The host response to a viral infection initiates with the synthesis of interferons (IFNs) and antiviral factors that combat infection. The ability to resolve these responses and return to homeostasis is important, as unrestrained production of IFNs results in tissue damage. The post-transcriptional regulation of immune genes has been implicated in the resolution of IFN responses. Proteomic screens and RNA immunoprecipitation (IP) experiments revealed that zinc-finger antiviral protein short isoform (ZAP-S) negatively regulates IFNL3 mRNA. The long isoform of ZAP, ZAP-L (long), has been characterized previously as a viral restriction factor. Since ZAP is expressed as a long and a short isoform and there is currently no known function of ZAP-S, this raises the possibility that ZAP isoforms have distinct cellular functions. We hypothesize that ZAP-L functions as a viral restriction factor by degrading viral RNA, while ZAP-S binds to host interferon mRNA to resolve host antiviral responses. To test this, we will characterize the unique cellular roles of long and short isoforms of ZAP in antiviral immunity and interferon regulation. Describe the distinct subcellular localizations of ZAP isoforms and if this dictates their distinct functions. This proposal has the potential to identify a novel regulatory mechanism of IFN resolution that could have important implications for antiviral immunity and IFN mediated autoimmune diseases.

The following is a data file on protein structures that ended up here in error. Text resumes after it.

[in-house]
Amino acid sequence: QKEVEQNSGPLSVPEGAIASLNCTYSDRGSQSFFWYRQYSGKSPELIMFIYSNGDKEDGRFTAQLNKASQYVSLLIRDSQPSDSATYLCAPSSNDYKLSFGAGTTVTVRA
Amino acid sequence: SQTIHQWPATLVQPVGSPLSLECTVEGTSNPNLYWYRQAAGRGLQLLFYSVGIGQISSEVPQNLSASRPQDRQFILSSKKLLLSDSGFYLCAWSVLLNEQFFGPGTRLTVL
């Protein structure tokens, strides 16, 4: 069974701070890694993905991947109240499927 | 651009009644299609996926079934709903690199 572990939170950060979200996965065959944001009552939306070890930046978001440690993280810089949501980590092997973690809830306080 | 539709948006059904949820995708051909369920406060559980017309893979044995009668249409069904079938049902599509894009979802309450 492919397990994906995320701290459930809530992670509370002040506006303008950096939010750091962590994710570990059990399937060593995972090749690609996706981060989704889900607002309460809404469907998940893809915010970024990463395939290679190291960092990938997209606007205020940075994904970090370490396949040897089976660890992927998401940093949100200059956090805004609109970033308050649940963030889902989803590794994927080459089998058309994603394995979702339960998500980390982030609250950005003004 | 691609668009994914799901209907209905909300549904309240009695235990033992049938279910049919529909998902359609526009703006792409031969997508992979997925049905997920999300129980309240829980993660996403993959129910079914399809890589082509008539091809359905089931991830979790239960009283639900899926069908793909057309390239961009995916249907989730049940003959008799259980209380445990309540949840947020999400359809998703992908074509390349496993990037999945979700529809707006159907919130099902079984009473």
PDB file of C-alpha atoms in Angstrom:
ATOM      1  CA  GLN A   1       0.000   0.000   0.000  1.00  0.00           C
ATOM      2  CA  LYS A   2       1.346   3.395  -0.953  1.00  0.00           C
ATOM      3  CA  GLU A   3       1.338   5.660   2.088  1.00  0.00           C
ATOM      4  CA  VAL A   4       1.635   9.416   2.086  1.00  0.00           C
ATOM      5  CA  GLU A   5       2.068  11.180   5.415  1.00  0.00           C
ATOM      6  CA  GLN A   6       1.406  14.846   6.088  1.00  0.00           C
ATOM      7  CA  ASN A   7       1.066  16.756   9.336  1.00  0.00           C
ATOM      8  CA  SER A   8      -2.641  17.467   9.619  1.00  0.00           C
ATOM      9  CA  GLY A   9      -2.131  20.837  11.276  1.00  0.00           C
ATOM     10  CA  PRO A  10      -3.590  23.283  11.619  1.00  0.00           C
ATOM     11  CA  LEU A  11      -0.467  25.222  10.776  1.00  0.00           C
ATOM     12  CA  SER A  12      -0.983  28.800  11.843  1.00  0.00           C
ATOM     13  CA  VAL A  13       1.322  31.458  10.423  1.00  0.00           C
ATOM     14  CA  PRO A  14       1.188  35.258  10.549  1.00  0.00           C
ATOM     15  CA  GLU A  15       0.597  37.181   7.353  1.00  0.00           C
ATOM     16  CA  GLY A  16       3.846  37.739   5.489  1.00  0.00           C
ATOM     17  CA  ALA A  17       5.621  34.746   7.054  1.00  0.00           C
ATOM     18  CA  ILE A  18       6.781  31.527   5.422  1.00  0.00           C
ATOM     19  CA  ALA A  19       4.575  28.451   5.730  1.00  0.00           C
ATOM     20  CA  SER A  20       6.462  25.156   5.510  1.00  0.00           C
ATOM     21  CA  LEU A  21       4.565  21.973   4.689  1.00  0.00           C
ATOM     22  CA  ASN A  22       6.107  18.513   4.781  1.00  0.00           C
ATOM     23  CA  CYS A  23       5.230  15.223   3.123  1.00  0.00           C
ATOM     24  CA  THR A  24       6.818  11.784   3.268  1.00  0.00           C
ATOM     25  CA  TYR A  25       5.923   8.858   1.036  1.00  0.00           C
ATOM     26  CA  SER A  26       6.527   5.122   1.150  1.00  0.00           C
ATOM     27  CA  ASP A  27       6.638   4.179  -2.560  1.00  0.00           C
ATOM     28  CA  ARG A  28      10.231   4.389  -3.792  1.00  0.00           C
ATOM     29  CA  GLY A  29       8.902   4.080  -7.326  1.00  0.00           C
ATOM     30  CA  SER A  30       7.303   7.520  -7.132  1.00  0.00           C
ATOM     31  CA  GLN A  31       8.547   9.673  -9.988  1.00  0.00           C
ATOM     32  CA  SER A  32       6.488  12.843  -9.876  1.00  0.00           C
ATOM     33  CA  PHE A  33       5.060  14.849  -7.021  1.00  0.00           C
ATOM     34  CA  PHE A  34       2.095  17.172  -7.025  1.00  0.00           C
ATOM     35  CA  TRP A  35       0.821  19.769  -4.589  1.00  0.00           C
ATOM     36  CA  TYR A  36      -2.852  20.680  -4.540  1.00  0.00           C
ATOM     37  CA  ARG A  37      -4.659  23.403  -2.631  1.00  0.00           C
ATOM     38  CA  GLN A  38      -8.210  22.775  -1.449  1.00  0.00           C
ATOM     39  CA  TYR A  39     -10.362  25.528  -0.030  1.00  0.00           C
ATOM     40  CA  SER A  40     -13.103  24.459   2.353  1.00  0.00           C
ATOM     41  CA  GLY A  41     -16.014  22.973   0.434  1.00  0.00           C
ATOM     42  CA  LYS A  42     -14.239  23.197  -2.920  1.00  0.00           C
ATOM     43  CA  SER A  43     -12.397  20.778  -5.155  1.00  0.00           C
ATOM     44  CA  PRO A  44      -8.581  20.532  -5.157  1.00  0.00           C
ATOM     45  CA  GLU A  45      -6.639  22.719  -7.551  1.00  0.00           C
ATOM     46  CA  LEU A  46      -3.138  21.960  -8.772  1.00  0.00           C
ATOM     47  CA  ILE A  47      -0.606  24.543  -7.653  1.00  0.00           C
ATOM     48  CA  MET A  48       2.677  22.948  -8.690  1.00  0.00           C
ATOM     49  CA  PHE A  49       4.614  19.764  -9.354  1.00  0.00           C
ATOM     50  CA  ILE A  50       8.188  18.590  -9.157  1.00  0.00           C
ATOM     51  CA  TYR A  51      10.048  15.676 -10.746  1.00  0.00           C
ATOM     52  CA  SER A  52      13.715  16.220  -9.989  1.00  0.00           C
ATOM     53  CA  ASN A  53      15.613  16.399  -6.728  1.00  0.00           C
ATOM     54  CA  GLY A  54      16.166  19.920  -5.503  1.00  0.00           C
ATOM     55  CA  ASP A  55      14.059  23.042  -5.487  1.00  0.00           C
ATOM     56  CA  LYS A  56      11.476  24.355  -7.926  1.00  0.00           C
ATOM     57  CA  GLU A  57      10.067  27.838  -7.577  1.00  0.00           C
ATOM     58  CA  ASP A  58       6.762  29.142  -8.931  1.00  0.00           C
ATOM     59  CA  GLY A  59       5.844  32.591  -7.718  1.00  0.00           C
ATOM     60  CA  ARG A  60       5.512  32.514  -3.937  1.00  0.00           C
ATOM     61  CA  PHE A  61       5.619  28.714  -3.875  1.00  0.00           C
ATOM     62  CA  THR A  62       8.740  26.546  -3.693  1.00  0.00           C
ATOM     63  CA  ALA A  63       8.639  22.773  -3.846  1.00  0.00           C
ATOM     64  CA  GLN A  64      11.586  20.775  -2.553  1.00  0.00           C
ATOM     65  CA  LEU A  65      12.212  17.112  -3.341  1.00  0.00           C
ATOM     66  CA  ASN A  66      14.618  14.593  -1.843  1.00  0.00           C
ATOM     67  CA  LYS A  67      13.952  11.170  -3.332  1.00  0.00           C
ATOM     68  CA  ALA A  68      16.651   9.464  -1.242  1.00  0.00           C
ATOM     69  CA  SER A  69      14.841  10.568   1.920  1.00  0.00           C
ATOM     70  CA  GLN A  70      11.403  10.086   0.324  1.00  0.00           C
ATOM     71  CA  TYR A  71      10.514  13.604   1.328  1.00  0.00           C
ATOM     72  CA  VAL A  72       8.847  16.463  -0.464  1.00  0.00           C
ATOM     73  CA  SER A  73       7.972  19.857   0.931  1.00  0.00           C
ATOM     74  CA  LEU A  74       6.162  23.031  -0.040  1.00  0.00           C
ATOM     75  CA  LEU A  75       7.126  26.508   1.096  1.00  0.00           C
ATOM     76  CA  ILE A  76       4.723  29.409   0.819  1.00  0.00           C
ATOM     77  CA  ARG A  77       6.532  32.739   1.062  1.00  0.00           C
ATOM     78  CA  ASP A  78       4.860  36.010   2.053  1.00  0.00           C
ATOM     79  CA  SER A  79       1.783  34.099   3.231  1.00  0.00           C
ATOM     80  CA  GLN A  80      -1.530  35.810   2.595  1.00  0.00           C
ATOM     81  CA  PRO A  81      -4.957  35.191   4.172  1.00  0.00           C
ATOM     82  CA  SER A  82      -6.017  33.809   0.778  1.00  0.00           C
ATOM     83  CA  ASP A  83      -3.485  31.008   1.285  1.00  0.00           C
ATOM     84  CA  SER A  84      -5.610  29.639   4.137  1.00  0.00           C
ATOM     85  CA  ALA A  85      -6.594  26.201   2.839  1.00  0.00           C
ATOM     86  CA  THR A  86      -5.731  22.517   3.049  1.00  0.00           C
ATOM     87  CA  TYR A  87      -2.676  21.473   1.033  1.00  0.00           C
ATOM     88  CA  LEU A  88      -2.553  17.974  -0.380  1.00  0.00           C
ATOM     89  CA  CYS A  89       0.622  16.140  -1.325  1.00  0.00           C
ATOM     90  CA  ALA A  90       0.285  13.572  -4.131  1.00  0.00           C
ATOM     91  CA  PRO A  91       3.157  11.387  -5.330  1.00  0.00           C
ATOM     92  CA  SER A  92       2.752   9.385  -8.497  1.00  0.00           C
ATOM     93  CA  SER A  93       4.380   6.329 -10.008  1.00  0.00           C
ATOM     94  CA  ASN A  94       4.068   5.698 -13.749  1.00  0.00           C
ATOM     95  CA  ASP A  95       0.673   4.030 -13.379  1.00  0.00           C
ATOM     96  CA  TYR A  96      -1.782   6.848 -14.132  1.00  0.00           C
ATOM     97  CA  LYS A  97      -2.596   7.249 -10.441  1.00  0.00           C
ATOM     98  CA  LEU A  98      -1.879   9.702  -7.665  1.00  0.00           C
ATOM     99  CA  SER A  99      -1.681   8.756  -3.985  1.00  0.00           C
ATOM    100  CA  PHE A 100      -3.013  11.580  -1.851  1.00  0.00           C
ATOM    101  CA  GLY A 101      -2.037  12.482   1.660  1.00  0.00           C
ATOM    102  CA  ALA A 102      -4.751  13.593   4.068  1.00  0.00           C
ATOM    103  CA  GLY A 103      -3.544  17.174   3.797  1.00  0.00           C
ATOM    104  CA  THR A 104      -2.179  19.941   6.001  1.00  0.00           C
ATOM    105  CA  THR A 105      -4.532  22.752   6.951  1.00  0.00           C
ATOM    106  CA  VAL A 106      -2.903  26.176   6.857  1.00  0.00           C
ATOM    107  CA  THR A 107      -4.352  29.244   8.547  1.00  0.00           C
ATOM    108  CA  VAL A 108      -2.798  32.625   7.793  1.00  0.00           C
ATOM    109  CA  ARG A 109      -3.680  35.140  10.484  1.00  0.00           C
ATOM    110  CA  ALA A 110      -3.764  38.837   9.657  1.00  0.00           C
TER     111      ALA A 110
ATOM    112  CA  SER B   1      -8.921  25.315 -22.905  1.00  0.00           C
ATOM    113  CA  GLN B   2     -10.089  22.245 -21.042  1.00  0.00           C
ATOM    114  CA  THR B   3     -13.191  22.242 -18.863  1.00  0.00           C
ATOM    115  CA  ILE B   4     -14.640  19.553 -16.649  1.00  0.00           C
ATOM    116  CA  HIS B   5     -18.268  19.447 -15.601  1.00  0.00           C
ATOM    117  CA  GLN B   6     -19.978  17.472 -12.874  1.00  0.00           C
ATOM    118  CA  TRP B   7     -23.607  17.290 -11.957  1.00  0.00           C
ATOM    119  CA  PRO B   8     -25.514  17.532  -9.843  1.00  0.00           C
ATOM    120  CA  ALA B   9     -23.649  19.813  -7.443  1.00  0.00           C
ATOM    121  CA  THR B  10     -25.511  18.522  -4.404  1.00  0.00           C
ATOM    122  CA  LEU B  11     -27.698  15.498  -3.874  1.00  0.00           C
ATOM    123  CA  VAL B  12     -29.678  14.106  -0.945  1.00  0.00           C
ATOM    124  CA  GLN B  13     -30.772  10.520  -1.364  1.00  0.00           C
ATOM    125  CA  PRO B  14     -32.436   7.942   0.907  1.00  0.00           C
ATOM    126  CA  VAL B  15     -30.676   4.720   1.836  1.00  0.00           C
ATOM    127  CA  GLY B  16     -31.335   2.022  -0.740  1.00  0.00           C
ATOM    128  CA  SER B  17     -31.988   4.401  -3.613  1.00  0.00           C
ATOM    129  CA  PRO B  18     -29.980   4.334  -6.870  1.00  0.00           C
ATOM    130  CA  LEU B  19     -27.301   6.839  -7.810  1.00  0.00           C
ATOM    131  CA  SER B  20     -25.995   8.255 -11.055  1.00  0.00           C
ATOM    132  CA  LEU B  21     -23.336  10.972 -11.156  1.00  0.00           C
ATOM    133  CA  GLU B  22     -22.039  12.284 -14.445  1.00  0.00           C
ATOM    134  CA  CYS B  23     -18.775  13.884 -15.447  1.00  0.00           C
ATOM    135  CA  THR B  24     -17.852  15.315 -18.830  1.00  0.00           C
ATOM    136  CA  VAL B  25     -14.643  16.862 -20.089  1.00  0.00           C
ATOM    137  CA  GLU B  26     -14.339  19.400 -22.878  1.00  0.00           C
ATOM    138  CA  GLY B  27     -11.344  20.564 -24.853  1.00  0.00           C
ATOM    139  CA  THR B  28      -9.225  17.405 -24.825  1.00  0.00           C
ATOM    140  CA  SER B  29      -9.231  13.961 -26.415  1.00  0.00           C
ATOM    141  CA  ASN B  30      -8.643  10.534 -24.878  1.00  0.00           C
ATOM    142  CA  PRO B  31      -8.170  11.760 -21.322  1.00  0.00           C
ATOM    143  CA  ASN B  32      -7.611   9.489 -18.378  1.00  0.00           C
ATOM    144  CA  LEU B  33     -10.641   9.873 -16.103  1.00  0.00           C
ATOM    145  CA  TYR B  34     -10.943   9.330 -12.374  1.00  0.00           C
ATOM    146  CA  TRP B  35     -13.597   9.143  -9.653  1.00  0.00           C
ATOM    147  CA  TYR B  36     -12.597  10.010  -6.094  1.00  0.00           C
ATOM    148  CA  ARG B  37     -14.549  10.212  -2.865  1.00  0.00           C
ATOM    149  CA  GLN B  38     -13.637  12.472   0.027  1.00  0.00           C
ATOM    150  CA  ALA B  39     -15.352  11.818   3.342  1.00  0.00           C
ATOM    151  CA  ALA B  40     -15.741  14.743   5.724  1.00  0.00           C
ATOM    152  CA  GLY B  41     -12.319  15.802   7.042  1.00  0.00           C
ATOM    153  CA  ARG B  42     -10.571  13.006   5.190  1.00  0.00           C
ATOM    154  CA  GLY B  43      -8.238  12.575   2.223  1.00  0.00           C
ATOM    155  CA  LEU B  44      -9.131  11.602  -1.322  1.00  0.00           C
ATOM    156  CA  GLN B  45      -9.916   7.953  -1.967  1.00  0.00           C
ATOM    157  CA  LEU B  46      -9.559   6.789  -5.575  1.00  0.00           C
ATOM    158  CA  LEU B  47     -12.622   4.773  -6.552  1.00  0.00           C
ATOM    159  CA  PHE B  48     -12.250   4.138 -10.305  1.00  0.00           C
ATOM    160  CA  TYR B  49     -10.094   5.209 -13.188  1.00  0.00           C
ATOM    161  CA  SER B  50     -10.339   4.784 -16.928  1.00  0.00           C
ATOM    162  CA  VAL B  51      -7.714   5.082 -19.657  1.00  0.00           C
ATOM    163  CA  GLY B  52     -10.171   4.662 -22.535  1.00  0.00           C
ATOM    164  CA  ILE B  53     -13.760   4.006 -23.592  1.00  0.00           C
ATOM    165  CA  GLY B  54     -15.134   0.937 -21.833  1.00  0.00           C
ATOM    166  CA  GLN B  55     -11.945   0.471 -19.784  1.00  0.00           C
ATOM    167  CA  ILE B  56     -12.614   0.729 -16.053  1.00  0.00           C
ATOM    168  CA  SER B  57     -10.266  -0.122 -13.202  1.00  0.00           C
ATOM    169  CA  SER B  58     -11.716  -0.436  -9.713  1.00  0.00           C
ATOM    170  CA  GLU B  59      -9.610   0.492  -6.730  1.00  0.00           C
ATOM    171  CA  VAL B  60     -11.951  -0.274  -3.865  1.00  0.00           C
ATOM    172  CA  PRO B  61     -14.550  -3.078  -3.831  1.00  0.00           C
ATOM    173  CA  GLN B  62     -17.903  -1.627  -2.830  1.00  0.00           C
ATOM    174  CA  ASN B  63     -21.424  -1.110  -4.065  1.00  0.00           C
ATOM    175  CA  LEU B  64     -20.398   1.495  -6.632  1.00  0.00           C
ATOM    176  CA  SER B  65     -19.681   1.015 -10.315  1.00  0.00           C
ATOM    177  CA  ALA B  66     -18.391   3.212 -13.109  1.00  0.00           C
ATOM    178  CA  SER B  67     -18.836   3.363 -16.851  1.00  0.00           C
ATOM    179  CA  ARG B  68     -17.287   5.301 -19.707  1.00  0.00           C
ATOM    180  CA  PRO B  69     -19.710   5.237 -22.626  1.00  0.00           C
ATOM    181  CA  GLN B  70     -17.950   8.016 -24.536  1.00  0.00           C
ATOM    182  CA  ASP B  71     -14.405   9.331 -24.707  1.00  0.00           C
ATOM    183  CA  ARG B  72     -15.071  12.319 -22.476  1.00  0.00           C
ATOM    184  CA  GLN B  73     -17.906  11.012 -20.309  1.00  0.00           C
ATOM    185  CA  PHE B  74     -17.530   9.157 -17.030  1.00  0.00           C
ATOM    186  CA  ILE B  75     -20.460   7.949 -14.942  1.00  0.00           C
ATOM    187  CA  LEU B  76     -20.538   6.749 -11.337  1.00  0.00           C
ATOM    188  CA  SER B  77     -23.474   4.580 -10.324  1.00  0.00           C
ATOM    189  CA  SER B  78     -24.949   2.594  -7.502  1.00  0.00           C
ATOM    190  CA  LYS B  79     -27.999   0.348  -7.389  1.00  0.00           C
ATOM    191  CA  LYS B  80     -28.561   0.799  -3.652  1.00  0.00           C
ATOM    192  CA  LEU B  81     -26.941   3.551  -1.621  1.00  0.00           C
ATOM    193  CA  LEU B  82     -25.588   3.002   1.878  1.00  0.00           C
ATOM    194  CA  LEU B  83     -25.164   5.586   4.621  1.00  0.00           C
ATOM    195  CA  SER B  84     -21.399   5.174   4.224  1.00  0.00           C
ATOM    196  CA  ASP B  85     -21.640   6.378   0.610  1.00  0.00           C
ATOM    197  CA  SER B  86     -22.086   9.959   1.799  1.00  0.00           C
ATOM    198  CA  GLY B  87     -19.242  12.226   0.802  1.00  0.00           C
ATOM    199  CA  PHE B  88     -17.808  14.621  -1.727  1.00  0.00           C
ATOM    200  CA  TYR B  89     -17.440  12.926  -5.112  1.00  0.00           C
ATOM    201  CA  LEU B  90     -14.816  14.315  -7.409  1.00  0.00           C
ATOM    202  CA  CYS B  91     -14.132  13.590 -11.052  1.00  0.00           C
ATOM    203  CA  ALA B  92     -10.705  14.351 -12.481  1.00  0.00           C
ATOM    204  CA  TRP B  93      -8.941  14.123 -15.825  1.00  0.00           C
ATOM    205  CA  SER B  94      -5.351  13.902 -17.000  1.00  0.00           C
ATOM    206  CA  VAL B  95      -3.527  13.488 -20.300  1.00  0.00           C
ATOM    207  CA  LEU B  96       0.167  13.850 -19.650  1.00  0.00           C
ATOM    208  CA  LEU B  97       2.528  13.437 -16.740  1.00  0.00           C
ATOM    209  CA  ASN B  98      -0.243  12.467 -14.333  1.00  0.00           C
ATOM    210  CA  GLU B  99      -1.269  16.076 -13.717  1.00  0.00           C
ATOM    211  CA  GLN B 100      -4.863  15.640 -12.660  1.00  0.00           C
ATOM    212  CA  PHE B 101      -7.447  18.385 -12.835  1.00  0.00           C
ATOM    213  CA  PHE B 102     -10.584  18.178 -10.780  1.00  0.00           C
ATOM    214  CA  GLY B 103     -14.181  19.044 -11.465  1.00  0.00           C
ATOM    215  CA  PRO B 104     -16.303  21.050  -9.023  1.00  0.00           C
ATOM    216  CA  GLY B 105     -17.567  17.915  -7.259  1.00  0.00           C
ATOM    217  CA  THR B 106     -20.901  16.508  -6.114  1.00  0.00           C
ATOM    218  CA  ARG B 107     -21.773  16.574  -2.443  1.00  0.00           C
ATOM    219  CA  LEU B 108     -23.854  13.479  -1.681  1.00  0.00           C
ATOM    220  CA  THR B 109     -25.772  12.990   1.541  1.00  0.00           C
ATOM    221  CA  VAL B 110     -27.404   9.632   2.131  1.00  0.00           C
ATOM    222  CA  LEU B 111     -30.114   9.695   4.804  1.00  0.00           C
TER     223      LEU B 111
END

Agency
National Institute of Health (NIH)
Institute
National Institute of Allergy and Infectious Diseases (NIAID)
Type
Exploratory/Developmental Grants (R21)
Project #
5R21AI135437-02
Application #
9614269
Study Section
Immunity and Host Defense (IHD)
Program Officer
Jiang, Chao
Project Start
2017-12-14
Project End
2019-11-30
Budget Start
2018-12-01
Budget End
2019-11-30
Support Year
2
Fiscal Year
2019
Total Cost
Indirect Cost
Name
University of Washington
Department
Microbiology/Immun/Virology
Type
Schools of Medicine
DUNS #
605799469
City
Seattle
State
WA
Country
United States
Zip Code
98195